What Does it Take to Succeed in Real Estate?

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The number one question new real estate agents ask is, “What does it take to succeed in real estate?” Use the following 8-point list as your personal guide to real estate success. No longer a newbie? You can still benefit from revisiting these “back to the basics” reminders.
1. Your six-word job description
Your job in real estate boils down to six words: Generate leads; convert leads; close transactions. Many new agents expect their broker to provide leads for them. The truth is you have to generate your own leads.
“Your job isn’t selling houses — it’s finding clients,” said Craig Schiller, a new agent with Baird and Warner in Fox Valley.
Once you generate a lead, the next step is lead conversion. This means obtaining a signature on a listing agreement, a buyer’s representation agreement, or a purchase contract.
The final step is to manage the transaction from contract to close. A common misconception is that agents earn big sums for marketing a listing, locating property for the buyer, and then writing the offer. But up to 90 percent of the work occurs after the property enters escrow.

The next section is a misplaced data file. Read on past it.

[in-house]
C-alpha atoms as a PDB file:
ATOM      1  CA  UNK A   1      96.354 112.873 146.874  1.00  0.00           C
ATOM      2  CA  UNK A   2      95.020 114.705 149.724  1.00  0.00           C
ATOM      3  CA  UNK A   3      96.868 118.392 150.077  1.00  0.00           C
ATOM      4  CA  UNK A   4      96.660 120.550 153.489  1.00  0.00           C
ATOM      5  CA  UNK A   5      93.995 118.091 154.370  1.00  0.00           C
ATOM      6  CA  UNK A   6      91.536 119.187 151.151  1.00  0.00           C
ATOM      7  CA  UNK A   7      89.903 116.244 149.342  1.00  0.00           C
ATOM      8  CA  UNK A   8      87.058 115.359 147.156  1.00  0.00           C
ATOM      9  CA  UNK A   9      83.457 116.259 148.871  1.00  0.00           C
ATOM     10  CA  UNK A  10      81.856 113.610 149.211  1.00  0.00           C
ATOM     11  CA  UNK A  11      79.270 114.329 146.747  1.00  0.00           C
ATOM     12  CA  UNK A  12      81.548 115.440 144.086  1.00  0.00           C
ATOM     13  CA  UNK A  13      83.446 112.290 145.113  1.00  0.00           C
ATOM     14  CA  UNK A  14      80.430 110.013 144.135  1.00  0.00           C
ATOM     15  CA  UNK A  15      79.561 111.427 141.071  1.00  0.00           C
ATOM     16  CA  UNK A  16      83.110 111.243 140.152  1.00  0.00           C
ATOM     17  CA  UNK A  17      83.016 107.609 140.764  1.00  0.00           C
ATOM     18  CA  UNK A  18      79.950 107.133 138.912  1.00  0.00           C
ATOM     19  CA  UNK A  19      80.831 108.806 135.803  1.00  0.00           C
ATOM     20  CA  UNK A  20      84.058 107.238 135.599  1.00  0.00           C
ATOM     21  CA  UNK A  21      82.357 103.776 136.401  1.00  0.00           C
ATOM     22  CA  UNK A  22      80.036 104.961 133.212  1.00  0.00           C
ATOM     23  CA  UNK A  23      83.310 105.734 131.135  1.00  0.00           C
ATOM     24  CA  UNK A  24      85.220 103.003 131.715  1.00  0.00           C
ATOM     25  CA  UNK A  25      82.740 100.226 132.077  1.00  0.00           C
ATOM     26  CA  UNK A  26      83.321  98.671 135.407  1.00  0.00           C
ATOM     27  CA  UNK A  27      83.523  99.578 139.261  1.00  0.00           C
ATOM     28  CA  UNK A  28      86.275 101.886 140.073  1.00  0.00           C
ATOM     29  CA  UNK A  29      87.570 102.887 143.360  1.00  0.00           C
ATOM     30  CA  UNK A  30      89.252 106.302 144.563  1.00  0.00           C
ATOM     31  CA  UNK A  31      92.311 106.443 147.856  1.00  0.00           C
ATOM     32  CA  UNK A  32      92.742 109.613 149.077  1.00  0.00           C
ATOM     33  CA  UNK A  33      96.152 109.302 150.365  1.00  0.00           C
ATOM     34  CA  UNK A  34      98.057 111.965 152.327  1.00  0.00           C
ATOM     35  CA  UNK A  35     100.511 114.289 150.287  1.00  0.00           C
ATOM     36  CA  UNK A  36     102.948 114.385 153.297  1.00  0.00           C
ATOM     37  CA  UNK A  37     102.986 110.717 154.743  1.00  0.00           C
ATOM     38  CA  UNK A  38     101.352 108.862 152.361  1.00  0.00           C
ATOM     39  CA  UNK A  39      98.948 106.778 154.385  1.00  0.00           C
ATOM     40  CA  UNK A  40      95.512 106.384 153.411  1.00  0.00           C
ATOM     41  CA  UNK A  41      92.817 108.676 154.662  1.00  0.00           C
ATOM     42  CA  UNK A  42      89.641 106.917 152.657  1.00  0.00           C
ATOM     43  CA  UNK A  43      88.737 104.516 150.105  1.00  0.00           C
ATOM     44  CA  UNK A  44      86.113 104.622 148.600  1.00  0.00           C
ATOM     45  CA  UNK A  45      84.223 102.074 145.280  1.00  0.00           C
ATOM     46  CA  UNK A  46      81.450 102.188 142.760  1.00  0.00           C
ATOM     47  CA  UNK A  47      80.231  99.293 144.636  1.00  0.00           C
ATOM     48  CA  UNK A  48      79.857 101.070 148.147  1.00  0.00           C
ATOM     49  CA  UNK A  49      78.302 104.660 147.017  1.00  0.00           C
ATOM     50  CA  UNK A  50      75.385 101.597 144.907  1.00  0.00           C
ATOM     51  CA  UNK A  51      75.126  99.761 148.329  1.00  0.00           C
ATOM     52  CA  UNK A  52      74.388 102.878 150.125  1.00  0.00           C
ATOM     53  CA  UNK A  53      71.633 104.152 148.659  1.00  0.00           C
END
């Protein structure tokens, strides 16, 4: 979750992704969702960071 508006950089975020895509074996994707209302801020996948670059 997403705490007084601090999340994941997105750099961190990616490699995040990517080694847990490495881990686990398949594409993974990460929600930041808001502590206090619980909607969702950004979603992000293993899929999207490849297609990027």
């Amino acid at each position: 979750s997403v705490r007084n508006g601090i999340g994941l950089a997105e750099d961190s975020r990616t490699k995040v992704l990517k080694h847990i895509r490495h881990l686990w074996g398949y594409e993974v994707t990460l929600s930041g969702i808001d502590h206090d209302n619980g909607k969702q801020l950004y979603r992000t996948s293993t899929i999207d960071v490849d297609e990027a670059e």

2. Training matters
Lynn Madison, the owner of Lynn Madison seminars and a real estate instructor, emphasizes the importance of training. “Find a brokerage that offers good training. Be an education sponge. Many agents choose the wrong managing broker and have to start over with a brokerage that has strong training,” she said.
A Texas Association of REALTORS® study of over 500 new agents supported the same conclusion: new agents who earned their GRI and had a learning mindset were the most likely to succeed.
3. Three fundamentals to master now
Contract mastery is essential. Practice filling out at least one contract daily until you can easily complete all transaction-related contracts. You must also be able to explain agency relationships, the types of buyer representation, how earnest money deposits are handled, disclosures, etc.